By: Sean Patrick Riordan, Esq.
Sherman, Federman, Sambur & McIntyre, LLP.
Over the last several years you have read articles, written by me and others, which outlined the slow decline of "slip and fall" occurrences as they relate to "3/4's accidents." Since 2008 virtually everyone that came into my office with these type accidents was told that "a 50% Performance of Duty Disability Retirement is more realistic." However, I am pleased to write that this article outlines the re-emergence of these type occurrences as possible "accidents" which can enable officers to get their 3/4's benefit. By no means are all slip and falls going to be awarded 3/4's, but the Appellate Division, in several recent decisions, has outlined the type of slip and falls that can be granted benefits. In short, there is new hope for those that are permanently disabled from police work as a result of a slip and fall occurrence.
The courts have paid special attention to what they believe the officer could have "reasonably anticipated" at the time of their fall. Another way to phrase this is what the Police Officer "knew or should have known" about the condition on which they slipped, prior to falling. Much of the Court's thought process surrounds officers' normal duties and the risks associated therewith. For example, in a 2011 3rd Department decision where an officer tripped while chasing a subject through a "dimly-lit street", the officer was held to be performing his ordinary duties and should have reasonably anticipated that streets can contain various impediments to an officer’s safety, especially when dimly lit. (Murray v. New York State Comptroller, May, 2011).
In Stone v. New York State Comptroller an officer was carrying a trundle to assist a heart attack victim with the aide of an EMT. The EMT suddenly pushed the trundle forward causing the officer to fall backward against an open screen door. The Court found that this occurrence was NOT an accident because the officer was performing her ordinary duties in carrying the trundle and that the risk of her peer’s uncoordinated movements is inherent in such duties. However, the Court goes on to give keys to what they will consider an "accident." The Court notes that the officer in Stone failed to produce any evidence that:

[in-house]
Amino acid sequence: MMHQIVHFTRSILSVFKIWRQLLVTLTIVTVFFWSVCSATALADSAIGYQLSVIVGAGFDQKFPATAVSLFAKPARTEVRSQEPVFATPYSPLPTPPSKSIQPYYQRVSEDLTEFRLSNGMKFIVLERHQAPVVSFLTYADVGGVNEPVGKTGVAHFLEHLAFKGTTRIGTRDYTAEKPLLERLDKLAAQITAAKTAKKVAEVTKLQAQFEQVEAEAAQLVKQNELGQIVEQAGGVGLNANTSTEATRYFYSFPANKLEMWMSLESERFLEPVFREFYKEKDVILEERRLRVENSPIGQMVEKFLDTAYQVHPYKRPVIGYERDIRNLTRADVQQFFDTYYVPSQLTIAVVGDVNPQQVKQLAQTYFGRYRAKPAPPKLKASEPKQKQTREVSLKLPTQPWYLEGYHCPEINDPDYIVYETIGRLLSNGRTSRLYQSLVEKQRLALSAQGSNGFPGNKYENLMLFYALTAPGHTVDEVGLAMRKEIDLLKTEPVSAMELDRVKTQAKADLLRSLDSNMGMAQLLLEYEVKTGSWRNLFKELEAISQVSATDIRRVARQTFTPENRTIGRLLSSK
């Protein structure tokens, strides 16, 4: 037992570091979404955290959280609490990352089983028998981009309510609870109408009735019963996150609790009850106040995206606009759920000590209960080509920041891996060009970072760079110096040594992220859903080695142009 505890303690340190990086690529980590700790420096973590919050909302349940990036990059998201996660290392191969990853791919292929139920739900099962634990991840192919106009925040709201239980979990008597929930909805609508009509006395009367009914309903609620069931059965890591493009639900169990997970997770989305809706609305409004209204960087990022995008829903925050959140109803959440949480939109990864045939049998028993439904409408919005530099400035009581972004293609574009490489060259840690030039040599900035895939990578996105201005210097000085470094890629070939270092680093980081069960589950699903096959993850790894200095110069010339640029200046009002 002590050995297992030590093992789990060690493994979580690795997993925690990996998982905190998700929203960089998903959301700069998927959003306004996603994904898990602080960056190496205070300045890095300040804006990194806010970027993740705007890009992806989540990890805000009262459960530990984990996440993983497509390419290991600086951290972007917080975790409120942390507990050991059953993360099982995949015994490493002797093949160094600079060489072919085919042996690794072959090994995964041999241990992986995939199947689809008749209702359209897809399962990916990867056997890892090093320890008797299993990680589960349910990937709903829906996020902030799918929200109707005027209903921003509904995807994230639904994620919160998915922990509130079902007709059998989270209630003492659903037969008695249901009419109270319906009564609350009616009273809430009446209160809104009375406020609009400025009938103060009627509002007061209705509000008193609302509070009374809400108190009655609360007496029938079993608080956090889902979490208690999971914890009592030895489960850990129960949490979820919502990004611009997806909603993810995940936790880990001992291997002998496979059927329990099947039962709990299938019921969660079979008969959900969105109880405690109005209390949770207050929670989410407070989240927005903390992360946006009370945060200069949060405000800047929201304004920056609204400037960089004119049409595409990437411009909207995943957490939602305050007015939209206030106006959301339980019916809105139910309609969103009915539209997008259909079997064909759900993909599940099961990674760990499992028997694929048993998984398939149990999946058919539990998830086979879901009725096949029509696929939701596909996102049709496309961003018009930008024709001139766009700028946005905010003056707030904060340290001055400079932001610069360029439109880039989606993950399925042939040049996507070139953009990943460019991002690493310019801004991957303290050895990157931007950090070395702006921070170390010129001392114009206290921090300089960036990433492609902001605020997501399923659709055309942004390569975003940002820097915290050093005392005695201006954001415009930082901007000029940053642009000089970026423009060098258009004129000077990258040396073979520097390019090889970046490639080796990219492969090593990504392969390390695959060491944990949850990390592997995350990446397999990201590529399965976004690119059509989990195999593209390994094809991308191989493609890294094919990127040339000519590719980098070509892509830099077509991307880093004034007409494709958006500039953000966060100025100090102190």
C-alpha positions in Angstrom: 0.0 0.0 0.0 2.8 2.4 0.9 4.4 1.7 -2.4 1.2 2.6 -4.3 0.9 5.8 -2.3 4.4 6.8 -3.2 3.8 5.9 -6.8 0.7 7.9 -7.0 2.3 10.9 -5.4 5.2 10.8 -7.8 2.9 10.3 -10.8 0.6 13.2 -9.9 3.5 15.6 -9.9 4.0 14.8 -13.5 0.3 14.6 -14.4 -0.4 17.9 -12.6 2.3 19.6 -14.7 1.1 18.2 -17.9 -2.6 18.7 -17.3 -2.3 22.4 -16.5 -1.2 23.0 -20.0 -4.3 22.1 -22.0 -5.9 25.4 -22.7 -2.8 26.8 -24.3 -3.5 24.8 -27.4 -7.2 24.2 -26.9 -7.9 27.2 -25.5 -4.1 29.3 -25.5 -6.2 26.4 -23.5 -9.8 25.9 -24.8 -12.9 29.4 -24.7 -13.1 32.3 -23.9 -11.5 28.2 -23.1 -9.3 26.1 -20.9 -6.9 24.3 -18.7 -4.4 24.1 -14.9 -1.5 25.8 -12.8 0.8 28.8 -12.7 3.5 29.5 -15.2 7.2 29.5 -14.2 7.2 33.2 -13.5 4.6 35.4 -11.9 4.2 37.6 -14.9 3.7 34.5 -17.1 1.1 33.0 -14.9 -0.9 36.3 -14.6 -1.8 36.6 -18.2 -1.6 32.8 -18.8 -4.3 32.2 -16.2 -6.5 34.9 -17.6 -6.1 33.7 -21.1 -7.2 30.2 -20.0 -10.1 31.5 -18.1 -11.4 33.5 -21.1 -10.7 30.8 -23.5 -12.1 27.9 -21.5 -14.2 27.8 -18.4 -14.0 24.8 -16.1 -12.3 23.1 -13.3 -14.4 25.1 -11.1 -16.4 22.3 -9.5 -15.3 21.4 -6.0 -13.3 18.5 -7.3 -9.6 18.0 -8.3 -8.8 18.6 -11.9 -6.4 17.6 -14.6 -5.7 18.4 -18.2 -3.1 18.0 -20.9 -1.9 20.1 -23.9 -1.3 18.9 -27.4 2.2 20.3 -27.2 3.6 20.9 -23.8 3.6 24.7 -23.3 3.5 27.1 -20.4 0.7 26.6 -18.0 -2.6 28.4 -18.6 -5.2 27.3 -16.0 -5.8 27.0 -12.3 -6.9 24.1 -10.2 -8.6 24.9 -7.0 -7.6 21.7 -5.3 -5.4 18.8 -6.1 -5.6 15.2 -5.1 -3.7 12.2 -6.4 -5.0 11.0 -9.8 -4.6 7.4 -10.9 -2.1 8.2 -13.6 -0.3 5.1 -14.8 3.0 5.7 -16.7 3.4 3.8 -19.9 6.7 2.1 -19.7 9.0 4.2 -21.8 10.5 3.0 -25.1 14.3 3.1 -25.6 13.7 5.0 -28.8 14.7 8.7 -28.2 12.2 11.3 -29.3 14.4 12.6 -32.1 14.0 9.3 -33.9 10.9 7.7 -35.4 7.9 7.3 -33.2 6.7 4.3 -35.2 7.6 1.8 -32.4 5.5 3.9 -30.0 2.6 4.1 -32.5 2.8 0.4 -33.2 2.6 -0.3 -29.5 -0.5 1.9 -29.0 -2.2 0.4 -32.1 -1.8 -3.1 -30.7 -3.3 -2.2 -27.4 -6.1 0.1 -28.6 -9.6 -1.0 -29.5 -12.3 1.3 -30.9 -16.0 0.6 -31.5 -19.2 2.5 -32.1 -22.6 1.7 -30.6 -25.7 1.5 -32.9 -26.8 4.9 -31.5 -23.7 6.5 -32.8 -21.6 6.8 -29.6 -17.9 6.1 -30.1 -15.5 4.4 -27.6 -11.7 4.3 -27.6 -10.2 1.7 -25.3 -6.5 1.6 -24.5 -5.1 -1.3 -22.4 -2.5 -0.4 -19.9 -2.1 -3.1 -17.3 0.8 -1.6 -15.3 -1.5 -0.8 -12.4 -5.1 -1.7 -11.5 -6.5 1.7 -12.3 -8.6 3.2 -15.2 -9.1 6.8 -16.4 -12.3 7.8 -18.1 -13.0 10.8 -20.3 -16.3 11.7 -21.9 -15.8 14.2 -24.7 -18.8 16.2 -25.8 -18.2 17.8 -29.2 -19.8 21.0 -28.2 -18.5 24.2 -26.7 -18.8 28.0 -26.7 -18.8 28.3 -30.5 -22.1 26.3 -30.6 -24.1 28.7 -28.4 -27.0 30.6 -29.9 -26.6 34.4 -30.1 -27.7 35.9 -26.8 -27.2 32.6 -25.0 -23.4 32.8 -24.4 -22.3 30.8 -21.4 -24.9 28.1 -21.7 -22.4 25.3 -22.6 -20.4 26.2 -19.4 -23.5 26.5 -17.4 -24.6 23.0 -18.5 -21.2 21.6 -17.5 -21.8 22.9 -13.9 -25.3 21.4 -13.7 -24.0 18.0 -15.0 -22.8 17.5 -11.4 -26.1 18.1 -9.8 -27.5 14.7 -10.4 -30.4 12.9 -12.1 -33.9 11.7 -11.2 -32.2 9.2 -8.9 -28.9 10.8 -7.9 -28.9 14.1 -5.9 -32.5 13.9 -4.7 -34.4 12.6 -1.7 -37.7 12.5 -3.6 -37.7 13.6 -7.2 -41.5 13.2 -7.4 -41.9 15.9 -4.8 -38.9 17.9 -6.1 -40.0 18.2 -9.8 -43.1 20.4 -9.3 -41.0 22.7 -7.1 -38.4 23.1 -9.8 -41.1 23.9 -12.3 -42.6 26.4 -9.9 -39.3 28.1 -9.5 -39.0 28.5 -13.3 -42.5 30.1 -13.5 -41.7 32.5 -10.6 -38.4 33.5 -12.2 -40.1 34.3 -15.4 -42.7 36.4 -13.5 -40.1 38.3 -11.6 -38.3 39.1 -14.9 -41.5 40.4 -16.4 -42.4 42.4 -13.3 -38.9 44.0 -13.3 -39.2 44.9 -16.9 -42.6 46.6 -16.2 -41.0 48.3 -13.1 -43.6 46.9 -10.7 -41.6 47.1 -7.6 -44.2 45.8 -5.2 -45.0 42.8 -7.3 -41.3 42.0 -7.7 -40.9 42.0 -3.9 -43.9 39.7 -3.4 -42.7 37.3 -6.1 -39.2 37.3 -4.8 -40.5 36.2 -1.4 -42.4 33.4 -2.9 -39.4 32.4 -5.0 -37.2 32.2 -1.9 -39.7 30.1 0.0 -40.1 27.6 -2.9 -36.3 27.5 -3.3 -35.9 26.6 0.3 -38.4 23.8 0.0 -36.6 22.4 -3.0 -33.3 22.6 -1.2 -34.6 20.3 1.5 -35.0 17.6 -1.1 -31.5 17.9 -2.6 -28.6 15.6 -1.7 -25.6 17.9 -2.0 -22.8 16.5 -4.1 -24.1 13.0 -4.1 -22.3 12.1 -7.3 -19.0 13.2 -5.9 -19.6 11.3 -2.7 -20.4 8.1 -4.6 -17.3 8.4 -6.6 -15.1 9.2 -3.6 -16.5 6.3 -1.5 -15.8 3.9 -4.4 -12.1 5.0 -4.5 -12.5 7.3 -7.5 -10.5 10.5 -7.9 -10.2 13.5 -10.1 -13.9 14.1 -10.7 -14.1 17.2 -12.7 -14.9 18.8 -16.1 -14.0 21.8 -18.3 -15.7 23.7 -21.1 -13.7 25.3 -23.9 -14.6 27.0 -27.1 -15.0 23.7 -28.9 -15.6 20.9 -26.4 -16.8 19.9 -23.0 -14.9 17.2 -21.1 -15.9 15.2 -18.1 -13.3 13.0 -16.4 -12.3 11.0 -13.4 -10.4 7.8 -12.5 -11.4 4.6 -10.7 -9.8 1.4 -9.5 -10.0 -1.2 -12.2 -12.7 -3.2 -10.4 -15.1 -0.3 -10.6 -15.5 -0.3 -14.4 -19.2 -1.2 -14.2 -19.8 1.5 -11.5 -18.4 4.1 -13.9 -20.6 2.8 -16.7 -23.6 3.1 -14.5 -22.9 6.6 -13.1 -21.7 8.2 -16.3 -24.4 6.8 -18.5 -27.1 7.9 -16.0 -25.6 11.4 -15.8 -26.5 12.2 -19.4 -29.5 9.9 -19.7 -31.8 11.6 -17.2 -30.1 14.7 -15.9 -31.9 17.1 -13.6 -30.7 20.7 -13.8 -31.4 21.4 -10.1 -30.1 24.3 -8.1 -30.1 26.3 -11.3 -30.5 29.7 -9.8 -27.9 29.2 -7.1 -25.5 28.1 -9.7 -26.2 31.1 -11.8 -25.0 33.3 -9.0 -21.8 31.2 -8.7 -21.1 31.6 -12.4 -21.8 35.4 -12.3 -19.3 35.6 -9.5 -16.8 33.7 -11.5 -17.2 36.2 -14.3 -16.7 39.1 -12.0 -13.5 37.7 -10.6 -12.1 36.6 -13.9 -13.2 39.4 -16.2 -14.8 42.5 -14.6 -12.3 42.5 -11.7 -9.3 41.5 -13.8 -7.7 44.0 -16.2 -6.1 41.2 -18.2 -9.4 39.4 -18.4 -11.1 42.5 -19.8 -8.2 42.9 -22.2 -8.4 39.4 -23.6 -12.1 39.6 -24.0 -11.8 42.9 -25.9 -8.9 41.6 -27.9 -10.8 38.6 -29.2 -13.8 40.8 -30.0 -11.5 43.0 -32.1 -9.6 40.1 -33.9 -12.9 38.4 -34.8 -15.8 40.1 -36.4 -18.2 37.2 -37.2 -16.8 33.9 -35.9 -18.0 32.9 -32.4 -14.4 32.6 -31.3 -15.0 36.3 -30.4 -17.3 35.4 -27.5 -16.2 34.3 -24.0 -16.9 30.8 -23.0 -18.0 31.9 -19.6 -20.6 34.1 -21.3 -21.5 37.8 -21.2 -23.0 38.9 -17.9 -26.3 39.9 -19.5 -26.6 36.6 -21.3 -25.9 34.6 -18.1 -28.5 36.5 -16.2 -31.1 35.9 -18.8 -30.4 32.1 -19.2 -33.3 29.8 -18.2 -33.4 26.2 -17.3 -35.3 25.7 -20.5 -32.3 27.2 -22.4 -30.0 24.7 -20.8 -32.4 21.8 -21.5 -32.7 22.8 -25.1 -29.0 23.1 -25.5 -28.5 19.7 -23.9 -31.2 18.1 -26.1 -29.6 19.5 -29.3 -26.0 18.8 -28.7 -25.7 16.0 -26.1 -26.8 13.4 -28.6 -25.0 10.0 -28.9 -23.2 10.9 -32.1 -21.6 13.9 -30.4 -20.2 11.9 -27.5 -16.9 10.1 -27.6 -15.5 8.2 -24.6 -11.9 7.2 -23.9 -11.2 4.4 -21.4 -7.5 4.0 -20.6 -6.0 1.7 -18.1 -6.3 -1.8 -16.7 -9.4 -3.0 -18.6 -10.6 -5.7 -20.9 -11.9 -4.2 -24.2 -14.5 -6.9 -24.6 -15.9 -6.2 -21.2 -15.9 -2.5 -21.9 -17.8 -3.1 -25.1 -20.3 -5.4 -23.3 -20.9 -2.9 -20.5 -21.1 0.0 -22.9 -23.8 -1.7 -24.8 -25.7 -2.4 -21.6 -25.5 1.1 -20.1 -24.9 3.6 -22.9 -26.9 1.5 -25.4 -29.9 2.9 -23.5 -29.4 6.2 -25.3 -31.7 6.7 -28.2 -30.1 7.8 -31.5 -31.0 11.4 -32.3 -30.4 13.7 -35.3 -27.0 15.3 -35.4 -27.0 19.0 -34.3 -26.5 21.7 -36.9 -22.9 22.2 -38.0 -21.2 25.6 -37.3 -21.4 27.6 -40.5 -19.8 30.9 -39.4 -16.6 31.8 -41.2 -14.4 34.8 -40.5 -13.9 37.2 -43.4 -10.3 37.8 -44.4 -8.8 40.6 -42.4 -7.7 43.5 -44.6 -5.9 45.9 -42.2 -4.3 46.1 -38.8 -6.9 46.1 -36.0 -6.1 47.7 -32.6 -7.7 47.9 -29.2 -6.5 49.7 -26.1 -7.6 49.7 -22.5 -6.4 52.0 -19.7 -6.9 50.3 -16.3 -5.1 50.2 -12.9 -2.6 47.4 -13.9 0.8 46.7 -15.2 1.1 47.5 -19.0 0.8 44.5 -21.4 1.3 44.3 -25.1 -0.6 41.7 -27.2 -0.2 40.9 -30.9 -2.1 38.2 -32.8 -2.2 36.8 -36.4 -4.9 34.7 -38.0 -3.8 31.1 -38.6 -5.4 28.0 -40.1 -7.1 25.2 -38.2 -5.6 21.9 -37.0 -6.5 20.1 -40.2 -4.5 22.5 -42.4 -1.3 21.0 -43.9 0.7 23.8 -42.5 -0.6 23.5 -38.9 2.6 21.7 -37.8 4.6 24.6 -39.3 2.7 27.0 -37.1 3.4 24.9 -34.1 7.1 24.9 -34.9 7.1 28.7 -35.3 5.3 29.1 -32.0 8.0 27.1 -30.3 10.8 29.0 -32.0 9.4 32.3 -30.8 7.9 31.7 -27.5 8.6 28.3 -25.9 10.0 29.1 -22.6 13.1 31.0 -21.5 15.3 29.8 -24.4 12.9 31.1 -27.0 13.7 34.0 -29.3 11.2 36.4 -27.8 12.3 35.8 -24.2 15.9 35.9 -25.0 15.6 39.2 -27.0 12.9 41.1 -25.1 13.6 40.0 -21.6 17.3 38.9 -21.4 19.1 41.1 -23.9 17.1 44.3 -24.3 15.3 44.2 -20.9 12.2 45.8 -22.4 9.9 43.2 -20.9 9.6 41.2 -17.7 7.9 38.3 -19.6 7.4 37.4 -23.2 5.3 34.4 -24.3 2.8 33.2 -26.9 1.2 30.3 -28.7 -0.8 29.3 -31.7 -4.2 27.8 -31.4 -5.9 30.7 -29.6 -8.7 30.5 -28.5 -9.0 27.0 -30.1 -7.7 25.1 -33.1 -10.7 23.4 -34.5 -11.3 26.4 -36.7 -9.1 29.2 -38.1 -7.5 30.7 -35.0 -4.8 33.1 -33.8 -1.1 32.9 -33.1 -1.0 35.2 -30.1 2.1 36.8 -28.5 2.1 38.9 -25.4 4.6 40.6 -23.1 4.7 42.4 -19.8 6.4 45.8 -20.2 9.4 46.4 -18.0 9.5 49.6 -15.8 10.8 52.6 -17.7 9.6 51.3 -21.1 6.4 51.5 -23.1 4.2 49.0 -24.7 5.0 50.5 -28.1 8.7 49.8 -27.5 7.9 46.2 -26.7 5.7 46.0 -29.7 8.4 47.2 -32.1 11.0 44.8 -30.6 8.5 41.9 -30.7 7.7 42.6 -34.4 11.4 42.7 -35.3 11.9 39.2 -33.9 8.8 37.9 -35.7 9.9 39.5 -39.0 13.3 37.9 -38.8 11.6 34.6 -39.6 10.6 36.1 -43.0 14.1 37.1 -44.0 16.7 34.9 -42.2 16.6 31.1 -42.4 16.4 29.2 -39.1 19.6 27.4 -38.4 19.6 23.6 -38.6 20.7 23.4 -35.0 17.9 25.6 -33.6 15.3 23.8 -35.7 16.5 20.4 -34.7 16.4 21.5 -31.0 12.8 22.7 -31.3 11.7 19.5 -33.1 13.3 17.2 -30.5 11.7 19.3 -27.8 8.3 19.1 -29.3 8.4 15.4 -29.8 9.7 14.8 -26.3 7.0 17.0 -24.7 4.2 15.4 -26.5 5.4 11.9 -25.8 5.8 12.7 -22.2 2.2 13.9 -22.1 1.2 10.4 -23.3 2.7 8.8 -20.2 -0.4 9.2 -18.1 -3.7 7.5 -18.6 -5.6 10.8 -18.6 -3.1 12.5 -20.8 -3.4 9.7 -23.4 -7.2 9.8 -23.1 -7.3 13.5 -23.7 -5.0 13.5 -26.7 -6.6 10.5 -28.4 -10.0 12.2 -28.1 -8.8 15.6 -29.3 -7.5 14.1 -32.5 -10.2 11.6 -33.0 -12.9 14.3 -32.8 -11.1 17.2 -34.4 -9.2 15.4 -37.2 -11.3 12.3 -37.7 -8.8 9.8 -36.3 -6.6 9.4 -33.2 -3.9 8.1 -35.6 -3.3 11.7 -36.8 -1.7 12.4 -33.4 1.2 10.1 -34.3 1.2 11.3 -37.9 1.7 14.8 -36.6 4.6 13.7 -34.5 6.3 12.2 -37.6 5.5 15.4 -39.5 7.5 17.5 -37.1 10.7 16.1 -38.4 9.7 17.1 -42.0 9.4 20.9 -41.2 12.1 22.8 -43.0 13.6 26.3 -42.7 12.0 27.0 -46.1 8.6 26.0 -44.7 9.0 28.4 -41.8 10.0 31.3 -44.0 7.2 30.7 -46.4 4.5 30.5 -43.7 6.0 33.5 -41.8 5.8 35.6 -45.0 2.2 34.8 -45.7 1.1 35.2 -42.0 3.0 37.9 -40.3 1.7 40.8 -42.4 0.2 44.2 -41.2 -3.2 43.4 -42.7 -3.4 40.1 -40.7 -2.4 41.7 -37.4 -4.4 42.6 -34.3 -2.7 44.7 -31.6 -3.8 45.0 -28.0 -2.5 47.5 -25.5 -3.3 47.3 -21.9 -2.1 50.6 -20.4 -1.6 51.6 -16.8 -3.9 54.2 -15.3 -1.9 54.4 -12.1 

(1) a hazardous condition existed
(2) a defective condition existed
(3) that the cause of the injury was entirely unrelated to the ordinary risks of the job.
The Court thereby sets out three ways for an officer to prove he has sustained an "accident" when injured as the result of a slip and fall.
In two subsequent decisions, the Court followed the train of though laid out in Stone. In Tierney v. New York State Comptroller, a Police Lieutenant "slipped on discarded food while stepping out of an office building where he routinely worked” and fell down stairs. In his testimony the Lieutenant stated he did not previously observe food on the steps (which caused his fall) when he entered the building earlier that day and he did not see the food immediately prior to slipping on it either. In overturning the Comptroller's denial of benefits the Court noted that the State failed to show that the hazardous condition (i.e. the garbage on the steps) could have been "reasonably anticipated."
Lastly, in Murphy v. New York State Comptroller, a Police Officer "slipped on black ice" as he exited his vehicle onto an airport taxiway in the month of January. Murphy had testified that on the day of his fall the weather conditions were cold and clear with no precipitation. The Officer also stated in testimony that he had not seen any ice prior to exiting the vehicle and had never before experienced ice in the area in which he fell unless it had recently snowed. In overturning the Comptroller's denial the Court wrote:
"the Comptroller's decision relies on the premise that encountering slip or icy surfaces was inherent in petitioner's performance of his job during winter. While this Court has held that a fall occasioned by a slippery surface is not an accident when that condition could have been reasonably anticipated, a denial upon such ground must be supported by the record and not rest merely upon speculation...we have never countenanced a doctrine...that would hold that any slip and fall during the course of work performed outside during winter renders that event foreseeable."
While the above statements of the Court seem obvious to us, their power and importance cannot be understated. What does it all mean to officers? First, as we have said for some time, it is important to be detailed in your initial Injured Employee Report. If you believe that you are injured due to an "unforeseeable" event, describe in such report why the condition that caused your injury was unknowable and the facts and circumstances that made it unknowable. The Court is making clear in their recent decisions that not everything an Officer encounters during their work is "foreseeable", so be clear from the outset why it wasn't in each particular occurrence. We don't want to have to wait for you to testify in order for the State to understand why this occurrence is unexpected.
Second, where there is a hazardous or defective condition that causes your injury, take pictures immediately after the event. The cliché that "pictures speak a thousand words" cannot be truer than in disability proceedings. It is important that we show the State the condition that caused the injury. The pictures will enhance the credibility of the claim. Many of these cases will now come down to our documentation, so we should and must produce all evidence possible.
As always, if you are injured in the course of your duties and need assistance filing the necessary paperwork, please do not hesitate to call or email and discuss the matter with our firm.